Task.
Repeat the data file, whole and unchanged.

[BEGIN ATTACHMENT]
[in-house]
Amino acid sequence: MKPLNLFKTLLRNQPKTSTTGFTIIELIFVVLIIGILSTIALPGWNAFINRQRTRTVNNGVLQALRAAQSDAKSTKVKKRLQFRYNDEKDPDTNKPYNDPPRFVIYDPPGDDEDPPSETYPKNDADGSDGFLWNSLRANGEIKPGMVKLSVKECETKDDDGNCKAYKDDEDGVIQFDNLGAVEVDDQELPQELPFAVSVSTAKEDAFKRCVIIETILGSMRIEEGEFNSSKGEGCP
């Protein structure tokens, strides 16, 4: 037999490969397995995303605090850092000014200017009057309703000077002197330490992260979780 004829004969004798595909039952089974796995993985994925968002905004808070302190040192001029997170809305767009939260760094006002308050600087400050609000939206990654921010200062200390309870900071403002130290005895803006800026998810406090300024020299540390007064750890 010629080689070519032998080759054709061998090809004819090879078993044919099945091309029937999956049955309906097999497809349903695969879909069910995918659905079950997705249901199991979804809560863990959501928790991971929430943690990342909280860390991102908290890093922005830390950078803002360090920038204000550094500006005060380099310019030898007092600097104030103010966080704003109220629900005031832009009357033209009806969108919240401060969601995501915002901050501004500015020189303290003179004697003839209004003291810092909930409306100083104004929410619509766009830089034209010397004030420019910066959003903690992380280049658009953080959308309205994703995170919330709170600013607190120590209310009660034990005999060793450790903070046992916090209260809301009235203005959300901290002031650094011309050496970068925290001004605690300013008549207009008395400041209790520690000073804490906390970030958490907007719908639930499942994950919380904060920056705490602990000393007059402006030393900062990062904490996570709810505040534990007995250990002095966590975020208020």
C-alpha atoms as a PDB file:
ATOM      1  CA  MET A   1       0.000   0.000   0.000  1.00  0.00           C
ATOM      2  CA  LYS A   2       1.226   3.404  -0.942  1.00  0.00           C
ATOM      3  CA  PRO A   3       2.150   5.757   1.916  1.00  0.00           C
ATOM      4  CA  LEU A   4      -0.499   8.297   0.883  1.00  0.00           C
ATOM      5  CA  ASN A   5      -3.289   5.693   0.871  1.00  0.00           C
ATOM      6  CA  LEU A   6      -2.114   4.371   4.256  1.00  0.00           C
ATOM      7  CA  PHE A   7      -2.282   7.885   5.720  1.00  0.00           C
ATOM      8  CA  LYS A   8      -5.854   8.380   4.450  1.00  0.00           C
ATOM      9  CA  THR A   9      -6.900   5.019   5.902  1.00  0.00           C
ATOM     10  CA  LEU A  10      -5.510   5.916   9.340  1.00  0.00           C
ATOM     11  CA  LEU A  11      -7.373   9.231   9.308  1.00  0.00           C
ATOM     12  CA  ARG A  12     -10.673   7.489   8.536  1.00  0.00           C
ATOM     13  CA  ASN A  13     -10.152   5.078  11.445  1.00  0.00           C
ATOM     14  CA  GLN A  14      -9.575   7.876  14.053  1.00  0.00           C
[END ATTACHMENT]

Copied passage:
[in-house]
Amino acid sequence: MKPLNLFKTLLRNQPKTSTTGFTIIELIFVVLIIGILSTIALPGWNAFINRQRTRTVNNGVLQALRAAQSDAKSTKVKKRLQFRYNDEKDPDTNKPYNDPPRFVIYDPPGDDEDPPSETYPKNDADGSDGFLWNSLRANGEIKPGMVKLSVKECETKDDDGNCKAYKDDEDGVIQFDNLGAVEVDDQELPQELPFAVSVSTAKEDAFKRCVIIETILGSMRIEEGEFNSSKGEGCP
């Protein structure tokens, strides 16, 4: 037999490969397995995303605090850092000014200017009057309703000077002197330490992260979780 004829004969004798595909039952089974796995993985994925968002905004808070302190040192001029997170809305767009939260760094006002308050600087400050609000939206990654921010200062200390309870900071403002130290005895803006800026998810406090300024020299540390007064750890 010629080689070519032998080759054709061998090809004819090879078993044919099945091309029937999956049955309906097999497809349903695969879909069910995918659905079950997705249901199991979804809560863990959501928790991971929430943690990342909280860390991102908290890093922005830390950078803002360090920038204000550094500006005060380099310019030898007092600097104030103010966080704003109220629900005031832009009357033209009806969108919240401060969601995501915002901050501004500015020189303290003179004697003839209004003291810092909930409306100083104004929410619509766009830089034209010397004030420019910066959003903690992380280049658009953080959308309205994703995170919330709170600013607190120590209310009660034990005999060793450790903070046992916090209260809301009235203005959300901290002031650094011309050496970068925290001004605690300013008549207009008395400041209790520690000073804490906390970030958490907007719908639930499942994950919380904060920056705490602990000393007059402006030393900062990062904490996570709810505040534990007995250990002095966590975020208020």
C-alpha atoms as a PDB file:
ATOM      1  CA  MET A   1       0.000   0.000   0.000  1.00  0.00           C
ATOM      2  CA  LYS A   2       1.226   3.404  -0.942  1.00  0.00           C
ATOM      3  CA  PRO A   3       2.150   5.757   1.916  1.00  0.00           C
ATOM      4  CA  LEU A   4      -0.499   8.297   0.883  1.00  0.00           C
ATOM      5  CA  ASN A   5      -3.289   5.693   0.871  1.00  0.00           C
ATOM      6  CA  LEU A   6      -2.114   4.371   4.256  1.00  0.00           C
ATOM      7  CA  PHE A   7      -2.282   7.885   5.720  1.00  0.00           C
ATOM      8  CA  LYS A   8      -5.854   8.380   4.450  1.00  0.00           C
ATOM      9  CA  THR A   9      -6.900   5.019   5.902  1.00  0.00           C
ATOM     10  CA  LEU A  10      -5.510   5.916   9.340  1.00  0.00           C
ATOM     11  CA  LEU A  11      -7.373   9.231   9.308  1.00  0.00           C
ATOM     12  CA  ARG A  12     -10.673   7.489   8.536  1.00  0.00           C
ATOM     13  CA  ASN A  13     -10.152   5.078  11.445  1.00  0.00           C
ATOM     14  CA  GLN A  14      -9.575   7.876  14.053  1.00  0.00           C